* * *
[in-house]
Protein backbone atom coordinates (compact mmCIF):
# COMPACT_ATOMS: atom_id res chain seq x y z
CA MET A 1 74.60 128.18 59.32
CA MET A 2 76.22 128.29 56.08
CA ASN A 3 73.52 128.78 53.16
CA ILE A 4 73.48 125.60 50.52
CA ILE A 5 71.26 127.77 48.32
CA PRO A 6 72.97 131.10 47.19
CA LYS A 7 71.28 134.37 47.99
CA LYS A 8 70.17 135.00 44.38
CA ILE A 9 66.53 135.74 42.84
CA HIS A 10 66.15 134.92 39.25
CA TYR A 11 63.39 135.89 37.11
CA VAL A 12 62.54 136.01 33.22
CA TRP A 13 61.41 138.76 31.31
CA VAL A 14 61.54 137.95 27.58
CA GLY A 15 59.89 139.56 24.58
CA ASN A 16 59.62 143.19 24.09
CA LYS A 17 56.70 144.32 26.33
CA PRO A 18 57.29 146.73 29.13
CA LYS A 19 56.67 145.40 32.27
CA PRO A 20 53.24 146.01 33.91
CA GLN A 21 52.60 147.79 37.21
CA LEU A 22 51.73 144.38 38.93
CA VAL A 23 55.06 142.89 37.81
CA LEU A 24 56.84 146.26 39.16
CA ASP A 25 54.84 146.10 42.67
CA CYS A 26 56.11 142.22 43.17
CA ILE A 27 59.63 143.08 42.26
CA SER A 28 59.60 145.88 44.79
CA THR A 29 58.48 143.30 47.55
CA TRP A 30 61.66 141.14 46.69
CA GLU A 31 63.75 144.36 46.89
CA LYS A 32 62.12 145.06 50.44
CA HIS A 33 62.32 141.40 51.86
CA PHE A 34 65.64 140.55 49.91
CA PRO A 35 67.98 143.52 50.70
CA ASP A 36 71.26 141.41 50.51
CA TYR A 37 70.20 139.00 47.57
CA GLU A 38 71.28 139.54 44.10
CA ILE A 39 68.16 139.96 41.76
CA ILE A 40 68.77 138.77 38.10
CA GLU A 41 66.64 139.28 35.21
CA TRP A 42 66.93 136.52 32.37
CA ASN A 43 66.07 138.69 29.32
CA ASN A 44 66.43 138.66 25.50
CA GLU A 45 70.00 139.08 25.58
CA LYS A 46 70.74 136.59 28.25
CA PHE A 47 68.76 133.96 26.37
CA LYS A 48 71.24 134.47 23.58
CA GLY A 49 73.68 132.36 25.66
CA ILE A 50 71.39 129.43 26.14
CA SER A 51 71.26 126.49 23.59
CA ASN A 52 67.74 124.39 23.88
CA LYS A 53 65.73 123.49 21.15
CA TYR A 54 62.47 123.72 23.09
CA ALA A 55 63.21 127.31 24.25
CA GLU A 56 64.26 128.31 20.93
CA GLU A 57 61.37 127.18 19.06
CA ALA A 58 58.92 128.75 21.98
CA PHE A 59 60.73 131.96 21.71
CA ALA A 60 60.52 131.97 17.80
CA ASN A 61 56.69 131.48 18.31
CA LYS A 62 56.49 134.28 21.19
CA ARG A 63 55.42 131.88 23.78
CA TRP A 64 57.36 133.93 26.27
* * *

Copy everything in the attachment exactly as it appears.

[in-house]
Protein backbone atom coordinates (compact mmCIF):
# COMPACT_ATOMS: atom_id res chain seq x y z
CA MET A 1 74.60 128.18 59.32
CA MET A 2 76.22 128.29 56.08
CA ASN A 3 73.52 128.78 53.16
CA ILE A 4 73.48 125.60 50.52
CA ILE A 5 71.26 127.77 48.32
CA PRO A 6 72.97 131.10 47.19
CA LYS A 7 71.28 134.37 47.99
CA LYS A 8 70.17 135.00 44.38
CA ILE A 9 66.53 135.74 42.84
CA HIS A 10 66.15 134.92 39.25
CA TYR A 11 63.39 135.89 37.11
CA VAL A 12 62.54 136.01 33.22
CA TRP A 13 61.41 138.76 31.31
CA VAL A 14 61.54 137.95 27.58
CA GLY A 15 59.89 139.56 24.58
CA ASN A 16 59.62 143.19 24.09
CA LYS A 17 56.70 144.32 26.33
CA PRO A 18 57.29 146.73 29.13
CA LYS A 19 56.67 145.40 32.27
CA PRO A 20 53.24 146.01 33.91
CA GLN A 21 52.60 147.79 37.21
CA LEU A 22 51.73 144.38 38.93
CA VAL A 23 55.06 142.89 37.81
CA LEU A 24 56.84 146.26 39.16
CA ASP A 25 54.84 146.10 42.67
CA CYS A 26 56.11 142.22 43.17
CA ILE A 27 59.63 143.08 42.26
CA SER A 28 59.60 145.88 44.79
CA THR A 29 58.48 143.30 47.55
CA TRP A 30 61.66 141.14 46.69
CA GLU A 31 63.75 144.36 46.89
CA LYS A 32 62.12 145.06 50.44
CA HIS A 33 62.32 141.40 51.86
CA PHE A 34 65.64 140.55 49.91
CA PRO A 35 67.98 143.52 50.70
CA ASP A 36 71.26 141.41 50.51
CA TYR A 37 70.20 139.00 47.57
CA GLU A 38 71.28 139.54 44.10
CA ILE A 39 68.16 139.96 41.76
CA ILE A 40 68.77 138.77 38.10
CA GLU A 41 66.64 139.28 35.21
CA TRP A 42 66.93 136.52 32.37
CA ASN A 43 66.07 138.69 29.32
CA ASN A 44 66.43 138.66 25.50
CA GLU A 45 70.00 139.08 25.58
CA LYS A 46 70.74 136.59 28.25
CA PHE A 47 68.76 133.96 26.37
CA LYS A 48 71.24 134.47 23.58
CA GLY A 49 73.68 132.36 25.66
CA ILE A 50 71.39 129.43 26.14
CA SER A 51 71.26 126.49 23.59
CA ASN A 52 67.74 124.39 23.88
CA LYS A 53 65.73 123.49 21.15
CA TYR A 54 62.47 123.72 23.09
CA ALA A 55 63.21 127.31 24.25
CA GLU A 56 64.26 128.31 20.93
CA GLU A 57 61.37 127.18 19.06
CA ALA A 58 58.92 128.75 21.98
CA PHE A 59 60.73 131.96 21.71
CA ALA A 60 60.52 131.97 17.80
CA ASN A 61 56.69 131.48 18.31
CA LYS A 62 56.49 134.28 21.19
CA ARG A 63 55.42 131.88 23.78
CA TRP A 64 57.36 133.93 26.27